1 Corinthians 11 was written to correct abuses, not to give an implicit litmus test that inherently hinders children from fellowship with Christ.

  12. Daniel,

    The only way to have fellowship (i.e., communion) with Christ is by faith.

  13. Josh,

    When Jesus laid his hands on the children and blessed them, would you say that those children had fellowship with Christ?

  14. Faris,

    The children you are referring to did not have fellowship with Christ in the way Paul means in 1 Cor. 11, which is the way Daniel used the term.

    Is there some vague, untheological, unprecise sense that they had fellowship with Christ? Maybe, but I would not use that term because the terms fellowship and communion have specific biblical/theological meaning.

  15. Daniel,

    Yes, I think it is possible, but I am not sure i it is normal or all that common.

  16. Why do you think that it is not normal or common?

  17. I should ask "Why?" in light of the fact that the Bible teaches us to sing, "You made me trust when upon my mother's breast; Upon you I was cast from birth; You have been my God from my mother's womb" (Psalm 22:9-10).

  18. Ok, so children are capable of faith.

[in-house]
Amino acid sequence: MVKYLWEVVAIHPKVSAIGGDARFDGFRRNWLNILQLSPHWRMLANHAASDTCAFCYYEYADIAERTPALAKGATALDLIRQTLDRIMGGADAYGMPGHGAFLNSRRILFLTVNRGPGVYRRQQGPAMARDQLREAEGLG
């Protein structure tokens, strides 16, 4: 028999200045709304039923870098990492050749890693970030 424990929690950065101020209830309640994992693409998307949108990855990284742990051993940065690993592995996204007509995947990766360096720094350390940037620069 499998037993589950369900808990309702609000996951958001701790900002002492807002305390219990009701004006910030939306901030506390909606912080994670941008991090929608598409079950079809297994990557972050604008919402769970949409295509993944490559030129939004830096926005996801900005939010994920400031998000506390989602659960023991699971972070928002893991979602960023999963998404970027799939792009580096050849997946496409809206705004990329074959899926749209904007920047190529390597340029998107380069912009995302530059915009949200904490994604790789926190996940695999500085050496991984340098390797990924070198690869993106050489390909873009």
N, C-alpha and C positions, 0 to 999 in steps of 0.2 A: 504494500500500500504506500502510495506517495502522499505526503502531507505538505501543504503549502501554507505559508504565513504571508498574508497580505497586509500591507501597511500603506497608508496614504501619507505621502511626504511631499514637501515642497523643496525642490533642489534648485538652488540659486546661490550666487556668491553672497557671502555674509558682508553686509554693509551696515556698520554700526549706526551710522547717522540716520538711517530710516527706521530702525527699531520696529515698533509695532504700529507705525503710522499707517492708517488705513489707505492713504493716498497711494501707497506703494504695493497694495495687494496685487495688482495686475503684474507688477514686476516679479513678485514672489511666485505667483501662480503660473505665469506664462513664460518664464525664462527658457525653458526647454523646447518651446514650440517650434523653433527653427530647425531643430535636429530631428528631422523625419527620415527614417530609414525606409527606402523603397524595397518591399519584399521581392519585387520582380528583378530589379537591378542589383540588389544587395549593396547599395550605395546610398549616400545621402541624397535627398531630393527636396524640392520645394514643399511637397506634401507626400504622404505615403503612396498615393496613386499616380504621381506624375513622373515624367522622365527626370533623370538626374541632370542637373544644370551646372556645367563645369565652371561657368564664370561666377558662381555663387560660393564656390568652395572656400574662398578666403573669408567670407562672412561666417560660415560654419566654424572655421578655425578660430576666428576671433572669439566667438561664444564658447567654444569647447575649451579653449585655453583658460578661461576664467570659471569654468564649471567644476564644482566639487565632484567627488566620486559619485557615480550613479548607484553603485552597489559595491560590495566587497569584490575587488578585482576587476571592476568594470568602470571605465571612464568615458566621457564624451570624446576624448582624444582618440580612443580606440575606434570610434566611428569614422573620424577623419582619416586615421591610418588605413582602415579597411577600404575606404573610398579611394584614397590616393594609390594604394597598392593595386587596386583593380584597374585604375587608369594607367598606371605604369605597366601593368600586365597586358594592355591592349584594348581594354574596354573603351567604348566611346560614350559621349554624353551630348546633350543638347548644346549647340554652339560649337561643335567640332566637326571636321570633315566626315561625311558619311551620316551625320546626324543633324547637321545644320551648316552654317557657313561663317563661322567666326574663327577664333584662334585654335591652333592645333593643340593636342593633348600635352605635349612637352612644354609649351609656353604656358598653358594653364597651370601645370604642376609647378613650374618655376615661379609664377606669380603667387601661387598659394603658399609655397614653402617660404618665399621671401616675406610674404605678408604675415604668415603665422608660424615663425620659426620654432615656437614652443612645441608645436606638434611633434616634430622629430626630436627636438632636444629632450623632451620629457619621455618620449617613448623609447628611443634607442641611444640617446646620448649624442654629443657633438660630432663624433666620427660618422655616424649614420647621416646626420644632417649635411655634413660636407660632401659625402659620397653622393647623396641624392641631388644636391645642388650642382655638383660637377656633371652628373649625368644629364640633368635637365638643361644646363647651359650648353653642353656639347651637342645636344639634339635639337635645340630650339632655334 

And you say "the only way to have fellowship with Christ is by faith," but I think that needs to be qualified. I agree that without faith it is impossible to please God, and that sacraments without faith can ultimately only seal condemnation. But I would not say that in the absence of faith there is no communion at all going on. 1 Corinthians 10:1-5 should be enough for that point, and 10:20 even suggests that communion (koinonos) can be had with demons simply by participating in pagan festivals, even when (I think we can assume) the Corinthian Christians had no intention of exercising "faith" in those demons.

  19. As Venema frames the discussion there are really two arguments that can be made:

    1) children of any age have access to the Lord's Table based on their baptism (or what Venema calls "hard-paedocommunion") and

    2) young children should be allowed to partake of the Lord's Table as long as they can demonstrate an age-appropriate level of faith (or what Venema terms "soft-paedocommunion").

    I personally don't hold to either of these views, but there are some pretty obvious differences between the two. Perhaps if we are going to truly speak to each others concerns we should define which discussion we are having. Would those who have been arguing for paedocommunion here be advocating the "hard" or the "soft" view?